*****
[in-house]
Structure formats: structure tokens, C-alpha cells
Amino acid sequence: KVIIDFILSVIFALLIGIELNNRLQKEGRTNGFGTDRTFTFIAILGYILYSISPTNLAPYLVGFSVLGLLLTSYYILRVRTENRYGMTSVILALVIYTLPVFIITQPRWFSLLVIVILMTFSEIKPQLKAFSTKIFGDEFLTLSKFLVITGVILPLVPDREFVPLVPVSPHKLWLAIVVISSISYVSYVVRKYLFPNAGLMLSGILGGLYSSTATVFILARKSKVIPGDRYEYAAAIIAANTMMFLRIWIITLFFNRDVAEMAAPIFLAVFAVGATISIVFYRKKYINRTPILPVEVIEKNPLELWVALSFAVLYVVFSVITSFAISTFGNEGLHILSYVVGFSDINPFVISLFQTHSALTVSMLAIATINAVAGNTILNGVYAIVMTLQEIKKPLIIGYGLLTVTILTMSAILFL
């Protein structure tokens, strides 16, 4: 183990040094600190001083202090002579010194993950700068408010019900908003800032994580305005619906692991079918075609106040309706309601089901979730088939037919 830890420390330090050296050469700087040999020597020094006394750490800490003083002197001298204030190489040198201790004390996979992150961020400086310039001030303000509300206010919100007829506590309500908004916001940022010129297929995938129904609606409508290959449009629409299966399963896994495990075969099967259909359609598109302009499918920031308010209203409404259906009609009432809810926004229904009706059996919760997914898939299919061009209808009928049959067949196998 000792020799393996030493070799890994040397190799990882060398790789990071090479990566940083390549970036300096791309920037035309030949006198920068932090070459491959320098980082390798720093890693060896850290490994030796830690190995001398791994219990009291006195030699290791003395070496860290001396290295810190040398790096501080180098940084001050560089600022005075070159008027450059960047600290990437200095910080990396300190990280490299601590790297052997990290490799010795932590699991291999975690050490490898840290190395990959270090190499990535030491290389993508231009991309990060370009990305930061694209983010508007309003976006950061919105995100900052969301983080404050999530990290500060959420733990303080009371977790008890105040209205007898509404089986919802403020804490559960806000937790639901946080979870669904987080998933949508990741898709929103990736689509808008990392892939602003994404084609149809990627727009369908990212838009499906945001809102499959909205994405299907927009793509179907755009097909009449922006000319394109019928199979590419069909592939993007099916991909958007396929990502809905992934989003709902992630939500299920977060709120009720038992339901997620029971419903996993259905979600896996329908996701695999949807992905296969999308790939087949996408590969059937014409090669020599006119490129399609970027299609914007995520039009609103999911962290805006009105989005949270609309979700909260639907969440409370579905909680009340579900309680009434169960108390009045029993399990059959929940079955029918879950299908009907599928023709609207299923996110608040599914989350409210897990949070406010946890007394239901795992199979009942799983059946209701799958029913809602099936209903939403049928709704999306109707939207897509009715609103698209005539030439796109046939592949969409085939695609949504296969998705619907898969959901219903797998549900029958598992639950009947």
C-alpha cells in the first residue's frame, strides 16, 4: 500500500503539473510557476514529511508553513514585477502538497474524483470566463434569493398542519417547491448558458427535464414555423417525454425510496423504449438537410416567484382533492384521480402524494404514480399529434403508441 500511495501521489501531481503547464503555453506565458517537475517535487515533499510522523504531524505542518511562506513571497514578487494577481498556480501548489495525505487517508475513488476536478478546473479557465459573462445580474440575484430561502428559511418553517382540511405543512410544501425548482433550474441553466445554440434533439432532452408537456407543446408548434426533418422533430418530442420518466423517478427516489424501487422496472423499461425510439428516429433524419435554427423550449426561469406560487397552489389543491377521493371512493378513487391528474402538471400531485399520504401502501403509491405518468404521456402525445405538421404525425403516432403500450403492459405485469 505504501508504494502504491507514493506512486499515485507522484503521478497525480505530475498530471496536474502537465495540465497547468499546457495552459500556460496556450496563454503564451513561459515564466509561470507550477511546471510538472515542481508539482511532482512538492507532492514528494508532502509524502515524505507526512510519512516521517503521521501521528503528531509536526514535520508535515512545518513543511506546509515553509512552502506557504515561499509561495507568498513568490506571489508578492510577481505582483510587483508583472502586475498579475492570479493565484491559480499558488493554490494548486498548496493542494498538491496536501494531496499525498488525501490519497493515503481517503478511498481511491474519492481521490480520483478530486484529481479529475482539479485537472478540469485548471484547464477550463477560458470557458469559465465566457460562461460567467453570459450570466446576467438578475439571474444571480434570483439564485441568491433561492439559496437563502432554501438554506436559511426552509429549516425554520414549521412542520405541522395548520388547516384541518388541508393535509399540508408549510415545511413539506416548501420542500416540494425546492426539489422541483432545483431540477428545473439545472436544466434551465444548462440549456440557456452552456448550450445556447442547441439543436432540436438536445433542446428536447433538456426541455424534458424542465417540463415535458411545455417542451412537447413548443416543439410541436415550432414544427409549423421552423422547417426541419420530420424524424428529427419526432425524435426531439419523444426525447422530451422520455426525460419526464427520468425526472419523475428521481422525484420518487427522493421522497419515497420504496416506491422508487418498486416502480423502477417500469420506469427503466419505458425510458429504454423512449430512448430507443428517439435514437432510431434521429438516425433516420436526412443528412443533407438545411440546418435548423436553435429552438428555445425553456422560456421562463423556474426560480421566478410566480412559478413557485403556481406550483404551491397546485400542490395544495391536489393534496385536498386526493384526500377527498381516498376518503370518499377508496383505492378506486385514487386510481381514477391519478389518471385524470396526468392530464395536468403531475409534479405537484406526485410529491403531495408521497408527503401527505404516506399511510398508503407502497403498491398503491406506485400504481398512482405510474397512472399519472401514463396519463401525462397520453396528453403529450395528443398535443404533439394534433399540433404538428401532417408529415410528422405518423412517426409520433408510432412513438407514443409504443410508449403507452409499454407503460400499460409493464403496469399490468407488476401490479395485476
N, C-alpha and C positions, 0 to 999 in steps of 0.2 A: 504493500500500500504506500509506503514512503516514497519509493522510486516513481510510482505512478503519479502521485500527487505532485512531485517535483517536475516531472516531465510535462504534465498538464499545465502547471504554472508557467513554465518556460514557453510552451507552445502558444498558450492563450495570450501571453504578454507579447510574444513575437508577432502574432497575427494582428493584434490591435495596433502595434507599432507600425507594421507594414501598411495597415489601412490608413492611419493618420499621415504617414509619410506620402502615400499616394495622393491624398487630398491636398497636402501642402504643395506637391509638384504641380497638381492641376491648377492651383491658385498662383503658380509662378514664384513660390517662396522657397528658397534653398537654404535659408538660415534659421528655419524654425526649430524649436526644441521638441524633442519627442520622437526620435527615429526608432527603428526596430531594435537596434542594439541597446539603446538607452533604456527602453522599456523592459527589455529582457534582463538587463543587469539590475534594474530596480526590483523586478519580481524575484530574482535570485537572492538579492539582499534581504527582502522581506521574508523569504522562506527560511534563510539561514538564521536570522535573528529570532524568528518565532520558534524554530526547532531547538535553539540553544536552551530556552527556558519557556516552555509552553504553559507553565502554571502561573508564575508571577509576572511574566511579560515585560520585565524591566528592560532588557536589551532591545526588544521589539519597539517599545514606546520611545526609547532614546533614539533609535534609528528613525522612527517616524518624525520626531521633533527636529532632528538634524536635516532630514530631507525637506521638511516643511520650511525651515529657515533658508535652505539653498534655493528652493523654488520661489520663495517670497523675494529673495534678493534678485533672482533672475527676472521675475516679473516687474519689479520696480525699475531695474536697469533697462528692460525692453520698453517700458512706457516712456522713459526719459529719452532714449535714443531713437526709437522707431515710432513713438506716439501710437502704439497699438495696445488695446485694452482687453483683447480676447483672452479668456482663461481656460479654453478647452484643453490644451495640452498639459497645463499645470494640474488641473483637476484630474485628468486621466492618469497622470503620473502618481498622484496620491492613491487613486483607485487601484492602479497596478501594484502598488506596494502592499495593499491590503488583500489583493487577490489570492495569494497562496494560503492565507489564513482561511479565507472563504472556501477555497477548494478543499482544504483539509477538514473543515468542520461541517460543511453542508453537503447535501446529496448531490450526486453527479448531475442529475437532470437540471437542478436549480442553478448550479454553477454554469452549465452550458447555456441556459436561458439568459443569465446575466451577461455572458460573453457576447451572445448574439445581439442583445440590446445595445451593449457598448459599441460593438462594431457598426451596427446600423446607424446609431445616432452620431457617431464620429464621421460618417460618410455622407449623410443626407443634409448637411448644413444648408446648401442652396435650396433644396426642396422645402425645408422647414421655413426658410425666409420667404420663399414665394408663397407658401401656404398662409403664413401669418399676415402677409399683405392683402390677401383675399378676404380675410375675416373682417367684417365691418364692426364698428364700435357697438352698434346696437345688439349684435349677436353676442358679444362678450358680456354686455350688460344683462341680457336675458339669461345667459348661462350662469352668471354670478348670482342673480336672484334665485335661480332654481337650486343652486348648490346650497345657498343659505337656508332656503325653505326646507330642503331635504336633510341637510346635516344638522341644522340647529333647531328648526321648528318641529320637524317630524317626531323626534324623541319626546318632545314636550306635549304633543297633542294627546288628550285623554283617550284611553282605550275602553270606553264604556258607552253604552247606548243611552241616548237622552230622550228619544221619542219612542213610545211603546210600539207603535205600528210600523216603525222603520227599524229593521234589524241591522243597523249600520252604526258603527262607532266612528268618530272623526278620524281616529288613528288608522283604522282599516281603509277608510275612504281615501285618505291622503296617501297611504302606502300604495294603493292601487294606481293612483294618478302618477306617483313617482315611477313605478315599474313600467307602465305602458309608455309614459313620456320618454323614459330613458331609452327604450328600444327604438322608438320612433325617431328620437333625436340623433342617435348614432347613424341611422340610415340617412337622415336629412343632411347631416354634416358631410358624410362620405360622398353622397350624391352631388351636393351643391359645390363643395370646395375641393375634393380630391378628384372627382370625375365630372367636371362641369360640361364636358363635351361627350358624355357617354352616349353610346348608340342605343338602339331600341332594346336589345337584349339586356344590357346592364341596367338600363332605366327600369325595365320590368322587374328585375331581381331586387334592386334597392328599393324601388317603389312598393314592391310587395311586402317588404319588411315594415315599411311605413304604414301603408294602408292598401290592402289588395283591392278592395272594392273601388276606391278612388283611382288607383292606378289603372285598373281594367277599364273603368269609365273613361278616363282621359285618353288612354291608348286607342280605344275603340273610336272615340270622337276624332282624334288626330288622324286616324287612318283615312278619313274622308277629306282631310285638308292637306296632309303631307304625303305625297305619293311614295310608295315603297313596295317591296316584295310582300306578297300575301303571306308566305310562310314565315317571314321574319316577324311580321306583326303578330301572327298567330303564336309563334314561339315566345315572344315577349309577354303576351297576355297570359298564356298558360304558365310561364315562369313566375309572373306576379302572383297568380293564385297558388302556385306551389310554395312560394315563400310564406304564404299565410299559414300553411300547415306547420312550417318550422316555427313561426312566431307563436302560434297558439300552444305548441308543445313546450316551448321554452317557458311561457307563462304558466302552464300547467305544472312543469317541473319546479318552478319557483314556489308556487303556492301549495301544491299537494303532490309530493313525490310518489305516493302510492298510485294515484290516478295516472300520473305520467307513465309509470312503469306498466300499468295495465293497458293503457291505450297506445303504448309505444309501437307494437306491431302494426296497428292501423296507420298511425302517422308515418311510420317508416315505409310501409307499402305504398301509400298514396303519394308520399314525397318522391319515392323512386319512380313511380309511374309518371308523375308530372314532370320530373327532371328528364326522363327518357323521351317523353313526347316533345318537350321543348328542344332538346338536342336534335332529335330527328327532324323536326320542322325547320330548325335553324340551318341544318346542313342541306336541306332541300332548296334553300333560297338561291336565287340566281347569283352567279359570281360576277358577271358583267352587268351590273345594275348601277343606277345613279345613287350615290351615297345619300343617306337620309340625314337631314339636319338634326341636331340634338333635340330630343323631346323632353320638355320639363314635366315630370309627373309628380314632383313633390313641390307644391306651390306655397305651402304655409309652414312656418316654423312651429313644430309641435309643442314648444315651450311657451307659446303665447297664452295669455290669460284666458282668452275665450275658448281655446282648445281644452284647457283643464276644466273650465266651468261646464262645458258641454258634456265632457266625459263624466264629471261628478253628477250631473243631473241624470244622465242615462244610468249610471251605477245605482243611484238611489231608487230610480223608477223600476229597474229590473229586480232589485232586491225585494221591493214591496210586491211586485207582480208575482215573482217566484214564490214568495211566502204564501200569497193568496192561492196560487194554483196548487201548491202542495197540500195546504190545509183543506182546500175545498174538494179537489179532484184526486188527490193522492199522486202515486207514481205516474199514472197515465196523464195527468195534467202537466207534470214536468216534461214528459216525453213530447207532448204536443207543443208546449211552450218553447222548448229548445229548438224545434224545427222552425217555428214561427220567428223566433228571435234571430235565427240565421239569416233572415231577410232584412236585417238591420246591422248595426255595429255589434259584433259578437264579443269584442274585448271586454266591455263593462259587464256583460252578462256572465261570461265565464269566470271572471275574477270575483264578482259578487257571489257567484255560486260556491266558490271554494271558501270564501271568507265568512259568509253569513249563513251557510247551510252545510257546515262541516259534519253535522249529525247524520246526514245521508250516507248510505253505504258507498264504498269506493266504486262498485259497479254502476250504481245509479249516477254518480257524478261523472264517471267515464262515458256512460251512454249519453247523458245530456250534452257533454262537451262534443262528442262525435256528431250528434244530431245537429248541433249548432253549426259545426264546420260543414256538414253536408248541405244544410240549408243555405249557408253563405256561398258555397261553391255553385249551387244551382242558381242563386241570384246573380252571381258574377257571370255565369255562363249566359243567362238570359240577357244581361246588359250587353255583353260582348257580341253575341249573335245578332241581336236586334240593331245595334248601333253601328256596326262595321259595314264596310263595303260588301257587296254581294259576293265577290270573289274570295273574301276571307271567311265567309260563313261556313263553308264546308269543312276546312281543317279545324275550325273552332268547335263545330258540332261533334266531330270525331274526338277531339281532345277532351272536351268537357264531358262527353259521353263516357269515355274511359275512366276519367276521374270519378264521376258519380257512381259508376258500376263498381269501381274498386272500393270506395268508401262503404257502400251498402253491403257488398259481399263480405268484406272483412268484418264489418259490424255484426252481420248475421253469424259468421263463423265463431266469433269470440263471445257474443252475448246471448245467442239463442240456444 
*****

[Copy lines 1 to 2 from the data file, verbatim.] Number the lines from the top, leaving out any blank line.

[in-house]
Structure formats: structure tokens, C-alpha cells